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Citation Handbook: Citation, Copyright, etc.: Welcome

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What is MLA citation?

MLA style was created by the Modern Language Association of America. It is a set of rules for publications, including research papers.

There are two parts to MLA: In-text citations and the Works Cited list.  In MLA, you must "cite" sources that you have paraphrased, quoted or otherwise used to write your research paper.

Cite your sources in two places:

  1. In the body of your paper where you add a brief in-text citation.
  2. In the Works Cited list at the end of your paper where you give more complete information for the source.

MLA 9 DOESN'T use:

  • City of Publication
  • Medium of Publication (ie. Print or Web)
  • Date Accessed is optional

Features of MLA 9:

  • URLs: use them because there are so many persistent links (DOIS, permalinks)
  • If something is missing leave it out of the citation (don't need n.d. for not date)
  • Spell out roles such as editor
    • editor (instead of ed.)
    • Translated by
  • Abbreviate terms
    • Vol. (volumes)
    • no. (numbers)
    • pp. (pages)
    • "et al." (with 3 or more authors give first author's name and follow with "et al." for the rest)
  • Starting with MLA 8 use the term "Containers" (think chunks of information)
  • Punctuation: Use only commas and periods now.  Periods are used at the ends of containers or "chunks" of information and commas divide within the container.  

Glossary of Common Terms

Access Date: The date you first look at a source. The access date is added to the end of citations for all websites except library databases.

Citation: Details about one cited source.

Citing: The process of acknowledging the sources of your information and ideas.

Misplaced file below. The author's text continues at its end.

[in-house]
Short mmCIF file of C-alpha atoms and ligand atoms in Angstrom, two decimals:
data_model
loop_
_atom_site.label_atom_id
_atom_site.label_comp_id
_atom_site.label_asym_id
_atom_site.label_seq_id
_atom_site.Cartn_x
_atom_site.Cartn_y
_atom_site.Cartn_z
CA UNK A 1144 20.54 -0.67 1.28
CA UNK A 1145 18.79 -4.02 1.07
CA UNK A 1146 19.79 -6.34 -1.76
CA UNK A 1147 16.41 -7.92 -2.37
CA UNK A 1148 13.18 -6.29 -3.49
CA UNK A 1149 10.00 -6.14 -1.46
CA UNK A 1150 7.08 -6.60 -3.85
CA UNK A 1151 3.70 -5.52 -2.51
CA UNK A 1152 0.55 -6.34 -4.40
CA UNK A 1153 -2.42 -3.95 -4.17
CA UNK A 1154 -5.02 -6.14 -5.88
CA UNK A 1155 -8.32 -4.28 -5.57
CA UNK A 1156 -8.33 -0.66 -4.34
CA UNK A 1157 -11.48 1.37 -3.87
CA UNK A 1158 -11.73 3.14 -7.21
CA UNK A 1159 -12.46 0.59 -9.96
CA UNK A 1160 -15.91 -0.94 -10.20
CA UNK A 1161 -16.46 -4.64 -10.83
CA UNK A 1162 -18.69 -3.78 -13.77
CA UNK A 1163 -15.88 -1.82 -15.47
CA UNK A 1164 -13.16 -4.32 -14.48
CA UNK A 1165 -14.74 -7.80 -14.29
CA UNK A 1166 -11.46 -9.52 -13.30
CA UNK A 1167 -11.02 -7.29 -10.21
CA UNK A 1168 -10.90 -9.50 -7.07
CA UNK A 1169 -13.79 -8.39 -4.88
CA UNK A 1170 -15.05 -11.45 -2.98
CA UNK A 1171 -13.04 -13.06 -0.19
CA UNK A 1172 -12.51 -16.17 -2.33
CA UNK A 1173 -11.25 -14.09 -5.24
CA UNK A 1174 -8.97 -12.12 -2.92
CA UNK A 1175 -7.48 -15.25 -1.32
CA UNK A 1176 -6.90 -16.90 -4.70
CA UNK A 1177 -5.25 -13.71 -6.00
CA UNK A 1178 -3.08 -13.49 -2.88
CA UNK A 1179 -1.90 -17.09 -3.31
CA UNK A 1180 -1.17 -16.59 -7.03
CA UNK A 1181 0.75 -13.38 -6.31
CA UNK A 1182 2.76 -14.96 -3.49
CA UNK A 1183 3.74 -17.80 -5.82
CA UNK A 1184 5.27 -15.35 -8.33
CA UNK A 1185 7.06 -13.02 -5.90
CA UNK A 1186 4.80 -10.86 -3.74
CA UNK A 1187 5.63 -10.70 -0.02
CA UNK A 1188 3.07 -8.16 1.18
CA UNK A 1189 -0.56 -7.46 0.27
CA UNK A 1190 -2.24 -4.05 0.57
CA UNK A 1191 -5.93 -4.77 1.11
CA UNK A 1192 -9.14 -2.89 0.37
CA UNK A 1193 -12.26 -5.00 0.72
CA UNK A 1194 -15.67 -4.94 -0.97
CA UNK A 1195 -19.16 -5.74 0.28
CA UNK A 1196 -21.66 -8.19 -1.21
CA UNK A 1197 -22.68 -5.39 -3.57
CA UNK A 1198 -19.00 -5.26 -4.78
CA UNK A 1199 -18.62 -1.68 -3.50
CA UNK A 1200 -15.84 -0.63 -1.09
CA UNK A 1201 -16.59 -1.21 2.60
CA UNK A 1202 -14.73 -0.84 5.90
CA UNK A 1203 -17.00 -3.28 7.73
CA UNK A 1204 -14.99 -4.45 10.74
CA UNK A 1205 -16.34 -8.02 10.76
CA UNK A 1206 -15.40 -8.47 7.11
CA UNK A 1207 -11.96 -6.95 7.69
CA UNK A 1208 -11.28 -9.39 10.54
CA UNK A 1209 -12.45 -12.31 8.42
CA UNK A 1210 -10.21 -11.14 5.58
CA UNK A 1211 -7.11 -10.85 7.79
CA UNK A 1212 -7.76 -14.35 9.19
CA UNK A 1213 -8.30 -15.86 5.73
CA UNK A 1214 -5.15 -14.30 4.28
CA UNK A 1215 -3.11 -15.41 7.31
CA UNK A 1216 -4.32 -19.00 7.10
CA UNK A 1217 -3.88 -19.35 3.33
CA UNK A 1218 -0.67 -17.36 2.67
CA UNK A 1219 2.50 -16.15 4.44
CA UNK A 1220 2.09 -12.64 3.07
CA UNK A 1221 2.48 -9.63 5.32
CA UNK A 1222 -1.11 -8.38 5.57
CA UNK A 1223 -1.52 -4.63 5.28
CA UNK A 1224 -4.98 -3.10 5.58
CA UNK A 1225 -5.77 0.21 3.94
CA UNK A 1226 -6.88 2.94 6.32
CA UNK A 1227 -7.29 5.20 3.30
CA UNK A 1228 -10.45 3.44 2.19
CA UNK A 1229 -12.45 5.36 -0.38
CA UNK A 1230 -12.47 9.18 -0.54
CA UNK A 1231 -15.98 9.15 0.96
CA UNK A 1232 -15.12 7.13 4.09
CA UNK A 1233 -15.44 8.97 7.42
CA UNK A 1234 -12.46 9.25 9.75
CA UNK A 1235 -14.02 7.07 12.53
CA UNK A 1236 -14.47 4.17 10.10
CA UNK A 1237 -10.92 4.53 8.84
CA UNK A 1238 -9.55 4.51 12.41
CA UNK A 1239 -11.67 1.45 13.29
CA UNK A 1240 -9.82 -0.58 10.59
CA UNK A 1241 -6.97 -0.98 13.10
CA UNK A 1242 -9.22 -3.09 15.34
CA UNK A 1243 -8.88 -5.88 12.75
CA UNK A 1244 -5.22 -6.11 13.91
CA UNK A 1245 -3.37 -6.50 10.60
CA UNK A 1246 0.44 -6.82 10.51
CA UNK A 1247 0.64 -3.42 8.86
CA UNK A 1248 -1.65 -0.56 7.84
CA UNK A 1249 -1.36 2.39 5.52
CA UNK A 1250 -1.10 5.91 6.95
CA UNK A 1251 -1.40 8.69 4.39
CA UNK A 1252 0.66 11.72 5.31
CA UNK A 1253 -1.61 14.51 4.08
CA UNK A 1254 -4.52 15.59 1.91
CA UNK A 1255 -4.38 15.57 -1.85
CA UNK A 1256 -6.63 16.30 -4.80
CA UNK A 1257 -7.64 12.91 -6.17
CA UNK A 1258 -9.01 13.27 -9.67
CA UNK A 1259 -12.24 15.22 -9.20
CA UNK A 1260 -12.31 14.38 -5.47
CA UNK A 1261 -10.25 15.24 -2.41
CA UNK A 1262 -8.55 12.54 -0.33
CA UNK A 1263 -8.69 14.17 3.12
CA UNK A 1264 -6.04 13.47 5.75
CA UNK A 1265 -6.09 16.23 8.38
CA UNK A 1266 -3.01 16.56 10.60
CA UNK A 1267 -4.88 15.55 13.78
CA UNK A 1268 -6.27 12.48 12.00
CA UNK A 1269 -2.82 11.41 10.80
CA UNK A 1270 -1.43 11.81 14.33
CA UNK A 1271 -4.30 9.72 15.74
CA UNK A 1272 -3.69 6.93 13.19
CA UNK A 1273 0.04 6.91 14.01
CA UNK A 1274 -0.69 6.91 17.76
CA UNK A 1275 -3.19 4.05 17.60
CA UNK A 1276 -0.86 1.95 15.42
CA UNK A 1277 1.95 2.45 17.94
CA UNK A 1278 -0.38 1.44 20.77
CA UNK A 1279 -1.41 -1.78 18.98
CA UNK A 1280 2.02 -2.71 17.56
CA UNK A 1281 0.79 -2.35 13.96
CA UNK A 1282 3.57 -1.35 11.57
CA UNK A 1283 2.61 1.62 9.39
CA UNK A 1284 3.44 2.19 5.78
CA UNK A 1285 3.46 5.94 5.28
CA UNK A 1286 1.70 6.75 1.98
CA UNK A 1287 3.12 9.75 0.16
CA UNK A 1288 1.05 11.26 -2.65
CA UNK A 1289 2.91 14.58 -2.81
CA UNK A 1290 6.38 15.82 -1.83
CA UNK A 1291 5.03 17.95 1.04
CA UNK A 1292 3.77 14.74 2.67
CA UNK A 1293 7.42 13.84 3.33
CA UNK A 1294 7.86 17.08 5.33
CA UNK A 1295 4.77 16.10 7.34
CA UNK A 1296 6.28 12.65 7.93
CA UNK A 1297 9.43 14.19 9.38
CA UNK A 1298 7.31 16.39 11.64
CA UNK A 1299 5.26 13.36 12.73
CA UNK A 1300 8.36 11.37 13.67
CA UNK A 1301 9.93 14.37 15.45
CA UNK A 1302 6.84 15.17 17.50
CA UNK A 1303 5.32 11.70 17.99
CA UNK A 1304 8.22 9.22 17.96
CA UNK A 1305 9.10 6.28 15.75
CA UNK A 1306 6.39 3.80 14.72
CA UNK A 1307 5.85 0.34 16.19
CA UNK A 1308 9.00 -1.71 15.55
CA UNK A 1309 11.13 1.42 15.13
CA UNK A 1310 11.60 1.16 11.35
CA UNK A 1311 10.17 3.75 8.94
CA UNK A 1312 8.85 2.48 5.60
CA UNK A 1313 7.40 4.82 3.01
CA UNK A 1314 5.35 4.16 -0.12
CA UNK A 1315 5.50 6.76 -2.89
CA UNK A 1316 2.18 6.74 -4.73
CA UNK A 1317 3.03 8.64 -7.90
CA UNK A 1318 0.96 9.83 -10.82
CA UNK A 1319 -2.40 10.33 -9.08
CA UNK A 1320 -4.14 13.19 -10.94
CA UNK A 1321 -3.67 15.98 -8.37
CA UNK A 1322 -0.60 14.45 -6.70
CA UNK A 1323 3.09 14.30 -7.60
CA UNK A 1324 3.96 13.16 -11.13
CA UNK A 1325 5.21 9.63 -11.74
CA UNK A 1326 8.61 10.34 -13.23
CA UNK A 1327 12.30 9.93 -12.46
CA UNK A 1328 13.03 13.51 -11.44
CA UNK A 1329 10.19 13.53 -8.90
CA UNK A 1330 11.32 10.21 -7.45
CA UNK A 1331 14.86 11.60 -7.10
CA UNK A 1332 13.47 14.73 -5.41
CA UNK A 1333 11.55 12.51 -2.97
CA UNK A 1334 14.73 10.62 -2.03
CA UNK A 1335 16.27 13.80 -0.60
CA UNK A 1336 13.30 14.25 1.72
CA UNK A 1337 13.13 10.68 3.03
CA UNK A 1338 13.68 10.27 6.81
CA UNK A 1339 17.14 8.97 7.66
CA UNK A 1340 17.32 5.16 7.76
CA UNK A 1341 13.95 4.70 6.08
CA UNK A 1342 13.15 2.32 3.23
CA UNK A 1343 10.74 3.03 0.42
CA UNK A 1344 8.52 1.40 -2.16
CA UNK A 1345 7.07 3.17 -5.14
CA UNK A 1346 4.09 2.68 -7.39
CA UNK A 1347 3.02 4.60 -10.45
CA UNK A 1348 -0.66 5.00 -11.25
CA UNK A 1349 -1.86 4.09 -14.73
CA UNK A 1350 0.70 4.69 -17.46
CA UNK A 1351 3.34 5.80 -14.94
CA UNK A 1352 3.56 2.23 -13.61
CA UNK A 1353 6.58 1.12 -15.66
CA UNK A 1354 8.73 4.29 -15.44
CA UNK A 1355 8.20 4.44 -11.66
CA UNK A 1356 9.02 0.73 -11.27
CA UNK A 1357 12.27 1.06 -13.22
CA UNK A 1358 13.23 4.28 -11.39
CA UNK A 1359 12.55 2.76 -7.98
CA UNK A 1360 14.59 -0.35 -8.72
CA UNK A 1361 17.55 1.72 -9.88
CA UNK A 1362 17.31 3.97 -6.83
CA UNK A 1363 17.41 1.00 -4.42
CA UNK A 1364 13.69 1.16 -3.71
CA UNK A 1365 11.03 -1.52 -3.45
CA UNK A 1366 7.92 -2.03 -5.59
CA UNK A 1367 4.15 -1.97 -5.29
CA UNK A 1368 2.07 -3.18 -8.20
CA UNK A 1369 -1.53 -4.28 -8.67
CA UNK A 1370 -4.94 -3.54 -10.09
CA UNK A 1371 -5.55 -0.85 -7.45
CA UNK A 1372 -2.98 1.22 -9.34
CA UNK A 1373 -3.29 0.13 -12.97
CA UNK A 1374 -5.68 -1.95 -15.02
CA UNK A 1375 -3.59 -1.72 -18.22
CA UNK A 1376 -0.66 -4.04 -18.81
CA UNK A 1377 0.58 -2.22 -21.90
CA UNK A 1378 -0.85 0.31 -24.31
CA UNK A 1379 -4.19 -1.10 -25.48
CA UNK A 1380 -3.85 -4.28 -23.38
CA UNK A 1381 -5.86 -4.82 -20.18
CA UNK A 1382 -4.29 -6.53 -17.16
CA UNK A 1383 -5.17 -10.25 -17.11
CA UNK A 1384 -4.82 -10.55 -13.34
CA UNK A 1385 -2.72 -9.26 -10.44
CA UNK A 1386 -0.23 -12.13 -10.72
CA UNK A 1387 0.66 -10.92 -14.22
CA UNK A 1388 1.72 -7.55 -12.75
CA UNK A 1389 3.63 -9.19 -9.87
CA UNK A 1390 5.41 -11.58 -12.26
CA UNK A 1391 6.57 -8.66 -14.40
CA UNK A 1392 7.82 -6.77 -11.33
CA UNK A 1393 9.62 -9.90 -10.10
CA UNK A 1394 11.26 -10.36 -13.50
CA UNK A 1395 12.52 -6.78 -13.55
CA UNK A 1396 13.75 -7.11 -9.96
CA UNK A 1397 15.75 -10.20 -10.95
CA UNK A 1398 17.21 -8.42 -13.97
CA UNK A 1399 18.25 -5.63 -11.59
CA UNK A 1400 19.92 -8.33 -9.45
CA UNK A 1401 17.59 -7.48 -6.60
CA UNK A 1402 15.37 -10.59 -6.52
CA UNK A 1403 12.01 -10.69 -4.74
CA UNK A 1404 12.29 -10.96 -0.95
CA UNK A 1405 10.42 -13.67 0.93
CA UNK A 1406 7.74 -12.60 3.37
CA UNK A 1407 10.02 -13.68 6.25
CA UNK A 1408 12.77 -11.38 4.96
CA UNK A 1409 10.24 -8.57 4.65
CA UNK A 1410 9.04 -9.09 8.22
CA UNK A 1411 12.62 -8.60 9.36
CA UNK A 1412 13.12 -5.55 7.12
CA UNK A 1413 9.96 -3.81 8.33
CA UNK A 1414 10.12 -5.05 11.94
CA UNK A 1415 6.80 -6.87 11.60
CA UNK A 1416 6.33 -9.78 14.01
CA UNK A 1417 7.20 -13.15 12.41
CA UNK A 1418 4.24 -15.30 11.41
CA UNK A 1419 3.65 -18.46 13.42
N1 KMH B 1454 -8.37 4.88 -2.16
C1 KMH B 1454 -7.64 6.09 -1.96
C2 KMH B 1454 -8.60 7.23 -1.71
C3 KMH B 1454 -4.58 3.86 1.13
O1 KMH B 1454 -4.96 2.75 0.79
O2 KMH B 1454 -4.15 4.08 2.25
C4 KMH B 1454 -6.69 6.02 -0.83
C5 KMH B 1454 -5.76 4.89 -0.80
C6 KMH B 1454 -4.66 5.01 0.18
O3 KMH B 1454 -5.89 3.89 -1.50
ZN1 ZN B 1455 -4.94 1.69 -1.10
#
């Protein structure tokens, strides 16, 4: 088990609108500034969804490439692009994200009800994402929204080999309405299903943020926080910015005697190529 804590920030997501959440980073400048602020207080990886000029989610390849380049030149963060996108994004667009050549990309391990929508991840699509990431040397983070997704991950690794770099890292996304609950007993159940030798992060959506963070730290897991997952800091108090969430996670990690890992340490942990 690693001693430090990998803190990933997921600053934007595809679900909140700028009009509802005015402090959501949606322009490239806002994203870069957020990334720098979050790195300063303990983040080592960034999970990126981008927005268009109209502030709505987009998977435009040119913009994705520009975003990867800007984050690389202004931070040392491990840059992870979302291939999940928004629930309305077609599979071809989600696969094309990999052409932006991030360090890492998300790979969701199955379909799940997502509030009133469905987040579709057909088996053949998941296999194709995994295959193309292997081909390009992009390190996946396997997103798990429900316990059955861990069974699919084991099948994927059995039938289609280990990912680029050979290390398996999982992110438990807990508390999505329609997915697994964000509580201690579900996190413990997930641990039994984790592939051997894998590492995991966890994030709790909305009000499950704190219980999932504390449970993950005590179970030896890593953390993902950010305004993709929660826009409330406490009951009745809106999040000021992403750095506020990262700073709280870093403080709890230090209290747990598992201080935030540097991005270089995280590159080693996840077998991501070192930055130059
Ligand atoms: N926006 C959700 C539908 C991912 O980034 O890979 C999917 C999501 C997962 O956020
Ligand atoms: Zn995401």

DOI or Digital Object Identifier- DOI uses a combination of numbers, letters and symbols to create an unique permanent identify for an article or document and link to it on the Internet.  Include the DOI and it will link to that article and only that article.

In-Text Citation: A brief note at the point where information is used from a source to indicate where the information came from. An in-text citation should always match more detailed information that is available in the Works Cited List.

Paraphrasing: Taking information that you have read and putting it into your own words.

Plagiarism: Taking, using, and passing off as your own, the ideas or words of another.

Quoting: The copying of words of text originally published elsewhere. Direct quotations generally appear in quotation marks and end with a citation.

Works Cited List: Contains details on ALL the sources cited in a text or essay, and supports your research and/or premise.

When can you skip the citation?

There are times you can skip the citation:

There are four situations when you do NOT need to cite:

  • Historical overviews
  • Your personal ideas or findings
    • "In our experiment we found..."
  • Conclusions (based on things you have already cited)
    • Includes summaries of your arguments
    • Restatements
  • Common Knowledge
    • Information that most people know
      • George Washington was the first president
      • Winter starts in December (in the northern hemisphere)
    • Sayings and proverbs
    • Information that your audience already knows 

This citation guide is based on the MLA Handbook for Writers of Research Papers (8th ed.). The contents are accurate to the best of our knowledge.

Examples should be viewed as modifications to the official MLA guidelines. 

This guide is used/adapted with the permission of Seneca College Libraries. For information please contact

Note: When copying this guide, please retain this box.

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